Vanity Fair

Fashions of the 19th Century

shot silk dress

Bronze shot silk dress with bell shaped sleeves; c. 1849-1850

Even the briefest glance at the garments displayed here reveals the incredible richness and variety of fashions produced during the nineteenth century. In this period of rapid change, dress, particularly that of women, transformed significantly over time. This era, perhaps more than any other, is representative of the endless possibilities for sartorial innovation and novelty.

Though we often associate the nineteenth century with highly decorative and complicated clothing, the era began with a period of extreme simplicity in women’s dress. High-waisted white muslin gowns were worn from the late eighteenth century to around 1815. After this time female dress began to take on a more romantic feel. By the 1820s brighter colours and richer fabrics had returned, along with the natural waistline. From this period onwards, a romantic approach dominated the development of female fashion. In terms of men’s clothing, the excesses of the dandies during the early part of the century were soon curtailed and style was dominated by high-quality tailoring, robust fabrics and sober colours. Only limited opportunities for individuality could be explored in accessories such as waistcoats, neckwear and hosiery.

As with every era, nineteenth century fashion was strongly influenced by its social and economic context. The century witnessed unprecedented upheaval as industrialisation gathered pace. In terms of cloth manufacture, the nineteenth century saw the mechanisation of key industries such as spinning, weaving and dyeing, while widespread use of the sewing machine from the 1860s had a huge impact on garment production. Though severe social polarisation was a characteristic of the period, new economic opportunities also led to the emergence of a large and influential middle class – a social group who were conspicuous consumers, particularly in terms of clothing. Driven by the self-improving ethos of the time, the era also witnessed a fascination with history, which had a strong bearing on fashion. Design movements such as the Gothic revival had very obvious influences on dress, but other historical styles were also evident.

For much of the nineteenth century women’s roles in society were very limited. Their clothing reflected this in its highly decorative and complex nature, and movement was also severely hampered by both garments and underwear. It was only towards the end of the century that small amounts of ground were gained. Women began to be better educated, were more actively involved in public life, and participated in sporting activities. These developments triggered some changes in female clothing, but significant progress would not be seen until the early twentieth century.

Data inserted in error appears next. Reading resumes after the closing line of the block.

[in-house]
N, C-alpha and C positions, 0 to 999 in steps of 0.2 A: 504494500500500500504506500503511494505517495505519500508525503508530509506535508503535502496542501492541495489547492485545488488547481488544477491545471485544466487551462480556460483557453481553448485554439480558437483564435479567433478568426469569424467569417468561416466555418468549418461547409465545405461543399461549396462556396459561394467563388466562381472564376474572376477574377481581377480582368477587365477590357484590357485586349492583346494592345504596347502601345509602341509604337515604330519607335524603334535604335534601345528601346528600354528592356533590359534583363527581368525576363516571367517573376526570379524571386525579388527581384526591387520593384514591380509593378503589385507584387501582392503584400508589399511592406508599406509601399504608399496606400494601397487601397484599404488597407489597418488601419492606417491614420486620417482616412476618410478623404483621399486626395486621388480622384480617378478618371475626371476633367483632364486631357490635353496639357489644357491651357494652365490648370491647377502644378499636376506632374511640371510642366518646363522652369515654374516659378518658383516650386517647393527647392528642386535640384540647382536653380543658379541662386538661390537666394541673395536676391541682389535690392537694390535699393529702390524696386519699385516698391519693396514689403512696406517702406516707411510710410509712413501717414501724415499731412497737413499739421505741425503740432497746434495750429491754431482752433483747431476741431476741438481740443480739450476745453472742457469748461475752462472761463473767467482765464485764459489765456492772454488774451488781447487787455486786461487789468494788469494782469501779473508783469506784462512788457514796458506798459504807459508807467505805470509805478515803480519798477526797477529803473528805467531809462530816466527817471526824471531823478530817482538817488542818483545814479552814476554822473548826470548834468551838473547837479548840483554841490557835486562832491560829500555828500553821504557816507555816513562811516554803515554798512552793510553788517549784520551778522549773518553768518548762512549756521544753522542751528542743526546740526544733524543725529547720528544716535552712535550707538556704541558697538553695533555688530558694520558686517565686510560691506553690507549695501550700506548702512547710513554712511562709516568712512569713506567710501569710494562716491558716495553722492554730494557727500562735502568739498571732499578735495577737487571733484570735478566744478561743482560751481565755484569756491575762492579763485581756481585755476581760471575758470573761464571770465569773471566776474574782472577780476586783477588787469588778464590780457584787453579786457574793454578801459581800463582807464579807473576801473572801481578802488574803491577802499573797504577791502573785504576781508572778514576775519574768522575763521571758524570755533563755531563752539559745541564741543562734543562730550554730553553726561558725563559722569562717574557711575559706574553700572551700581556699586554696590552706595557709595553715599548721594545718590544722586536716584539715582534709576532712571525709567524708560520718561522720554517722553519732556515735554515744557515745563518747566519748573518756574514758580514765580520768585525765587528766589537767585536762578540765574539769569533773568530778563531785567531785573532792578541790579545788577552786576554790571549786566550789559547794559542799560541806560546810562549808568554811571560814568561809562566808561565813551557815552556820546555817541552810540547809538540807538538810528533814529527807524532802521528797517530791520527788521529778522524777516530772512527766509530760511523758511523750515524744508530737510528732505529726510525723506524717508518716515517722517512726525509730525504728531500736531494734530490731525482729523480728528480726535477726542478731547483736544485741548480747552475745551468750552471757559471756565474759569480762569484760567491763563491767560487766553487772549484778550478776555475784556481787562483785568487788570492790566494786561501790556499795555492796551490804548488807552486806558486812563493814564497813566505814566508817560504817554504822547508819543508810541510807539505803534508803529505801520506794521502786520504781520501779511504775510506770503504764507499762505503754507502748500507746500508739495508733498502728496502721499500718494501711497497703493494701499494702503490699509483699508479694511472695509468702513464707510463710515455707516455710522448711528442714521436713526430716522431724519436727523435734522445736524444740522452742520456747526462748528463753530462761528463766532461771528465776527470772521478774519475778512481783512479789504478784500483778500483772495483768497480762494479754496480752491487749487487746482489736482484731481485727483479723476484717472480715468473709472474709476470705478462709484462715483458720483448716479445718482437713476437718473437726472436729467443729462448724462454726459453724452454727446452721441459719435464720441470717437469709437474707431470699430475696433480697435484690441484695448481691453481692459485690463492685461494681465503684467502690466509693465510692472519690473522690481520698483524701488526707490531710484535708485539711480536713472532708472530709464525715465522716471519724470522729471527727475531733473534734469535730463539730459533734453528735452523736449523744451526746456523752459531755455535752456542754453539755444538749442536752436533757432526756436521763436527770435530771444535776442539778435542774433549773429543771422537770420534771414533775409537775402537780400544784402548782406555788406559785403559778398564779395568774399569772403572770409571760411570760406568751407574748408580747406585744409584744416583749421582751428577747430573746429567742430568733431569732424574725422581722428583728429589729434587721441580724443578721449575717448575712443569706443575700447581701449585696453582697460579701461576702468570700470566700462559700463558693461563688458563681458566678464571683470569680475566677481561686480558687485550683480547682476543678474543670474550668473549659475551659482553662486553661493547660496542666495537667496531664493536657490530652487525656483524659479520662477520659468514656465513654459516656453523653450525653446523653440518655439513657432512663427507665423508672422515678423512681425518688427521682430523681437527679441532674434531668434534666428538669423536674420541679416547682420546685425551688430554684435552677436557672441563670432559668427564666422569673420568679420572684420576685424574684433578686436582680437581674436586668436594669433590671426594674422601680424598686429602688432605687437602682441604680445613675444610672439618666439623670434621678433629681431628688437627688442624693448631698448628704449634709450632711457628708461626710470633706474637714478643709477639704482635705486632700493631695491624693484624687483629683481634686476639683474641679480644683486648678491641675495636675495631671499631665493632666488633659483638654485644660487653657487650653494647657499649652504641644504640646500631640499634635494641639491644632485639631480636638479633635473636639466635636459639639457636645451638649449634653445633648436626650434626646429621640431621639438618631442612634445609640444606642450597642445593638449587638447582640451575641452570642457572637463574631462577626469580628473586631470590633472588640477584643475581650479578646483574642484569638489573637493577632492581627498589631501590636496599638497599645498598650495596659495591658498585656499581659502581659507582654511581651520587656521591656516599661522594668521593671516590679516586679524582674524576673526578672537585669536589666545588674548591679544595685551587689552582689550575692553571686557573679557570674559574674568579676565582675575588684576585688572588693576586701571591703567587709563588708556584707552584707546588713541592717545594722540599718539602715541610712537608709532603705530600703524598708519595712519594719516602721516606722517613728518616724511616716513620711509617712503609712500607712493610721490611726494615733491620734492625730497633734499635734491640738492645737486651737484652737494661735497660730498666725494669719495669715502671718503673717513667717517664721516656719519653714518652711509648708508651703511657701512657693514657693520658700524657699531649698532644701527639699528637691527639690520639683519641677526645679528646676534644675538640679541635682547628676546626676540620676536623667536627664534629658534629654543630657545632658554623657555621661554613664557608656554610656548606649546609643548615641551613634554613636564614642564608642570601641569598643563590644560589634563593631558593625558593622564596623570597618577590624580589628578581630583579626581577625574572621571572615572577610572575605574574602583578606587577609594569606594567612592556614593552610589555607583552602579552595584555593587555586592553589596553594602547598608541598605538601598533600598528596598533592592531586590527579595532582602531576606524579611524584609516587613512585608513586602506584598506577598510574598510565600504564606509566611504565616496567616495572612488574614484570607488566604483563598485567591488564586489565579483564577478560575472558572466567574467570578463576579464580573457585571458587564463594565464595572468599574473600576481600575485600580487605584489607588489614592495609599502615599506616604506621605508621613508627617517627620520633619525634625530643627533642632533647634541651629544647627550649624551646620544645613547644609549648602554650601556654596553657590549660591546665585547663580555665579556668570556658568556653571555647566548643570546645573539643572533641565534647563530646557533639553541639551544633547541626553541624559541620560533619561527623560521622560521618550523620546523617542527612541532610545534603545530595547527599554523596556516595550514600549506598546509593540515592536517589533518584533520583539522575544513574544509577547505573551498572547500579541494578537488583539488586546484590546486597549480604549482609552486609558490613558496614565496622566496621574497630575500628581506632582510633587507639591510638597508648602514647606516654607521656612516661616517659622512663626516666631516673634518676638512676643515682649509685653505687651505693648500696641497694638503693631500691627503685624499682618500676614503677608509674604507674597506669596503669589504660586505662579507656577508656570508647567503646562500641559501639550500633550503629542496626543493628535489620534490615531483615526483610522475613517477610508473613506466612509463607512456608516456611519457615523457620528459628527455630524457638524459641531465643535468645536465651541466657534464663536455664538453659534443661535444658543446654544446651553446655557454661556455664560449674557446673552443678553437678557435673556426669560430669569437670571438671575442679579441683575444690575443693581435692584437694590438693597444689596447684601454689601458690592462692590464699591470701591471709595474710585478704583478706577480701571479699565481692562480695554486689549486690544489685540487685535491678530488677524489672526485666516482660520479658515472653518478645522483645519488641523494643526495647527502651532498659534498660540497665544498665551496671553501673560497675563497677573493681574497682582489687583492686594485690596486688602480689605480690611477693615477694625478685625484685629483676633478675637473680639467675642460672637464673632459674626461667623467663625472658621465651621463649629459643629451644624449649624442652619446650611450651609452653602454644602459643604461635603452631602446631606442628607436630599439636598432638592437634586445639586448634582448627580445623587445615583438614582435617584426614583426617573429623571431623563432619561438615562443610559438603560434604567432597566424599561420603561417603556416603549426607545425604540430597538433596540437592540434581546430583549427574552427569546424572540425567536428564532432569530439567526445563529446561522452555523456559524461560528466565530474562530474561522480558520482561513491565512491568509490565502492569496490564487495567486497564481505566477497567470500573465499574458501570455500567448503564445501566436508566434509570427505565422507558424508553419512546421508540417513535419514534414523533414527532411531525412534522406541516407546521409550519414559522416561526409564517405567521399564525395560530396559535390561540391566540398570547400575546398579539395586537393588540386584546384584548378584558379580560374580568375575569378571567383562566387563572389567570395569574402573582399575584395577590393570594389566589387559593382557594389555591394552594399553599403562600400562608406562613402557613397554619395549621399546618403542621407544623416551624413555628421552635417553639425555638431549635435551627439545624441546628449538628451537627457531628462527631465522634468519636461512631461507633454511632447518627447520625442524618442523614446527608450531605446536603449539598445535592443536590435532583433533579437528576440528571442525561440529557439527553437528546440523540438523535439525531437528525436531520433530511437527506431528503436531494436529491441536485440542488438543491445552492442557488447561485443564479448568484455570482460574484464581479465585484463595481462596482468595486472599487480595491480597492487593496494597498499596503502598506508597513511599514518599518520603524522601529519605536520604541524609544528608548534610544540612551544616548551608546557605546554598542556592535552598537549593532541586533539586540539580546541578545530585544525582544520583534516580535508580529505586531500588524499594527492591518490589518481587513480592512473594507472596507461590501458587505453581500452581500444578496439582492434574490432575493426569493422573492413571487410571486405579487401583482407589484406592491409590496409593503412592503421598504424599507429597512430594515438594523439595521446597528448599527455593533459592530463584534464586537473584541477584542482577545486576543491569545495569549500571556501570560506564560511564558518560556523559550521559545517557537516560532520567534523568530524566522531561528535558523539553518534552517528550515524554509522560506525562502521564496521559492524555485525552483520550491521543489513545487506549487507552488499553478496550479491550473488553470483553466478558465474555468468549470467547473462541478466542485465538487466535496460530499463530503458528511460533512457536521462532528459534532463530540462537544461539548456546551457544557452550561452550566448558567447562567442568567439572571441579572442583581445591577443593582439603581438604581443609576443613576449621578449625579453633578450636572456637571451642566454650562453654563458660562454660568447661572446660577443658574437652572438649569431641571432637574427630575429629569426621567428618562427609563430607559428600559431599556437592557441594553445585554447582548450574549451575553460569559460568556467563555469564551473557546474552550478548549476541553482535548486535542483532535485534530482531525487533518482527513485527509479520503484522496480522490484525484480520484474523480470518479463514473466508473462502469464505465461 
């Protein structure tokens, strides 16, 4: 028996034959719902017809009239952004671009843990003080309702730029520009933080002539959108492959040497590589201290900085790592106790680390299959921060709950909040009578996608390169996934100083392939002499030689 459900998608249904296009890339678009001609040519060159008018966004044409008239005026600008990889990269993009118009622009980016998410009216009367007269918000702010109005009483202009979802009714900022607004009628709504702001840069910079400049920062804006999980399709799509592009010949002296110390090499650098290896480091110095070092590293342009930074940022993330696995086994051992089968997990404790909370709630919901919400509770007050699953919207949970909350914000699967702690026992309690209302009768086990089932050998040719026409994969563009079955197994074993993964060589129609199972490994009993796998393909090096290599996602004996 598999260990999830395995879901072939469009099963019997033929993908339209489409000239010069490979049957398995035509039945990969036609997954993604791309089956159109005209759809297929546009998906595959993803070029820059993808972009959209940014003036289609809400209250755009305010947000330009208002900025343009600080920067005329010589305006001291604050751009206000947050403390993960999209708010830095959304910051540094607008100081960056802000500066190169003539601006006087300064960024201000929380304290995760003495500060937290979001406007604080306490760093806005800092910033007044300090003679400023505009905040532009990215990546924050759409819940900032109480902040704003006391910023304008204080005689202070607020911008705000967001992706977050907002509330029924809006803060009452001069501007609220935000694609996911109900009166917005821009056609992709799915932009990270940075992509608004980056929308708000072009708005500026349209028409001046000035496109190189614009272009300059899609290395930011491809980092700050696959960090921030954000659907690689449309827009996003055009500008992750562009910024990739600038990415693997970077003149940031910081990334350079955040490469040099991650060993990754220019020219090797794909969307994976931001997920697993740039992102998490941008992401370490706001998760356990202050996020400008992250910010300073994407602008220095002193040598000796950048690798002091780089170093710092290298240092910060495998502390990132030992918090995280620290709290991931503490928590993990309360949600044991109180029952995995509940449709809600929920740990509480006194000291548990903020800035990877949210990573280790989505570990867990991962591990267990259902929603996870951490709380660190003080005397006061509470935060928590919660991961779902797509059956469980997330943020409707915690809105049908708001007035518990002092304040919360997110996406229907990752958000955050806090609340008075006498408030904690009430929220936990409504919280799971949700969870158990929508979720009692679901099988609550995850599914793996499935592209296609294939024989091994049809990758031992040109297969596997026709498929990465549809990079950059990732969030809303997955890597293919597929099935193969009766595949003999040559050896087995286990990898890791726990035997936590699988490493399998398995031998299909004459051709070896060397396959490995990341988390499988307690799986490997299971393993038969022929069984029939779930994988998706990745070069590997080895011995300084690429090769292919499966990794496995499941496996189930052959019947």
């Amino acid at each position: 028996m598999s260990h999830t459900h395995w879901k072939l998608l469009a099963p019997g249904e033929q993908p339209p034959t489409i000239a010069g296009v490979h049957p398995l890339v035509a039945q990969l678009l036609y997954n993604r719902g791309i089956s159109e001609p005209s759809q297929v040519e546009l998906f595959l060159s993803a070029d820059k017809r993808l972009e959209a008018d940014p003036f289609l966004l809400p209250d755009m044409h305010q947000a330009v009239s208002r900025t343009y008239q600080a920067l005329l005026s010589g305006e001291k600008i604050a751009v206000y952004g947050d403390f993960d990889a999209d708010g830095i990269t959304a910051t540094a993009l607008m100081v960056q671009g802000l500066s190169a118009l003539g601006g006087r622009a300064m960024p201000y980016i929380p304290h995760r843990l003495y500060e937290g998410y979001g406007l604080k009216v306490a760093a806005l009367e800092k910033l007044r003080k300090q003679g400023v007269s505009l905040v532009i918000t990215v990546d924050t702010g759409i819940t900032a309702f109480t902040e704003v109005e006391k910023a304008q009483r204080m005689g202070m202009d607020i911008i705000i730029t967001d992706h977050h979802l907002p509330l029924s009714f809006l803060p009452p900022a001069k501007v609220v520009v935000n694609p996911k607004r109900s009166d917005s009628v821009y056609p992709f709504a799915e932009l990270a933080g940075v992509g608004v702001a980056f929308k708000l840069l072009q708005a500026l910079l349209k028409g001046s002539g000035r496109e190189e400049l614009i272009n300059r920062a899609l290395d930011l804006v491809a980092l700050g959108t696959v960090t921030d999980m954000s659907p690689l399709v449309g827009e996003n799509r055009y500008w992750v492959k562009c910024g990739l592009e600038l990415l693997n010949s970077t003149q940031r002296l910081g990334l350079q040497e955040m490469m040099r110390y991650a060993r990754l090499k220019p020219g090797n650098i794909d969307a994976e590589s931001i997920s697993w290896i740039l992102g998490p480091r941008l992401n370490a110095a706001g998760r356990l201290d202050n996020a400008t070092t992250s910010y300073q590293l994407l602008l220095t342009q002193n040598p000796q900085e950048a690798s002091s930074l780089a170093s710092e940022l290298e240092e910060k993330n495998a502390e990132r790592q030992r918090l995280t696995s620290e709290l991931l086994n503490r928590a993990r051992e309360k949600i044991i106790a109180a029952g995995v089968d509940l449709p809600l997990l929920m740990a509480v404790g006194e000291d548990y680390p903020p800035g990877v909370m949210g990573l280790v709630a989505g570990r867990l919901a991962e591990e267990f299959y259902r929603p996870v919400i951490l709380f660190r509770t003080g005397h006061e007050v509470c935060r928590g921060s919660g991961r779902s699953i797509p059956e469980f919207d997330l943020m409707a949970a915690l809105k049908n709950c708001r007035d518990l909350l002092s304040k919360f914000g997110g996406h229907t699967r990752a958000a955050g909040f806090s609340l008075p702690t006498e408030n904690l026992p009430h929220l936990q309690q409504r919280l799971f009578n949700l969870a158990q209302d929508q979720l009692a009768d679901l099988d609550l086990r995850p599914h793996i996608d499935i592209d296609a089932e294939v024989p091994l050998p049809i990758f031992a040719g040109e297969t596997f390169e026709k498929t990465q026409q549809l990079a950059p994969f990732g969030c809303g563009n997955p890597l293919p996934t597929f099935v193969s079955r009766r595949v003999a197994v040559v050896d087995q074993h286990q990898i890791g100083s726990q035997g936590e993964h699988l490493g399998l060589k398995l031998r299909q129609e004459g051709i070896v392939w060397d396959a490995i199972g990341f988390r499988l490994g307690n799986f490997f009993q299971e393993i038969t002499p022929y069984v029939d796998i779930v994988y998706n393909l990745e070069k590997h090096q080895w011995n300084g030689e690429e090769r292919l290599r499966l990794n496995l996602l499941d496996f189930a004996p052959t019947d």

You will notice that although men are represented, this article concentrates on wealthier women’s clothing. It is often the case that women’s garments survive in much greater numbers than those of men, and this is the case with the Olive Matthews Collection. Those higher up the social scale were more likely to put aside old clothes rather than altering them and wearing them until they wore out.  

Early 19th Century Style

white muslin dress

Embroidered white cotton muslin dress; c.1803

The elegant high-waisted white dress dates from the early 1800s. It forms part of the fashion for plain white muslin gowns that began in the late eighteenth century. This style was a radical departure from the formal, stiff-bodiced, full-skirted look that preceded it, and there are several explanations for its popularity. Firstly, the late eighteenth century saw a great interest in Classical art, design and history. These ancient ‘democratic’ cultures offered intriguing alternatives in terms of lifestyle, design and politics. From 1789 French Revolutionaries adopted aspects of these principles as part of their cause. In fashion terms, when the old order was swept away, previous ‘aristocratic’ garments were replaced by styles that were thought to resemble the clothing seen on ancient Greek statues. Since Paris still maintained influence over European fashion, these styles quickly spread.

The Neoclassical look was to last in its purest form until around 1815, when peace with France heralded a new, more Romantic approach. Waistlines remained high until the early 1820s, returning to their natural level by about 1827, but stiffer fabrics and bolder colours began to take hold quite quickly, as can be seen from the garments shown here. There was increased surface decoration, especially towards the hem, emphasising the new A-line shape. Sleeves began to widen to an exaggerated form during the second half of the 1820s, dropping to the lower part of the arm from around 1830. They were kept in place with cane structures or ‘sleeve plumpers’ filled with swans’ down. Sleeves reached their widest point in 1836, and from then on began to collapse. This was achieved by pleating the excess fabric to the upper arm.  

Women’s Fashions in the Victorian Era

Silk dress

Tan ribbed silk moire dress; 1875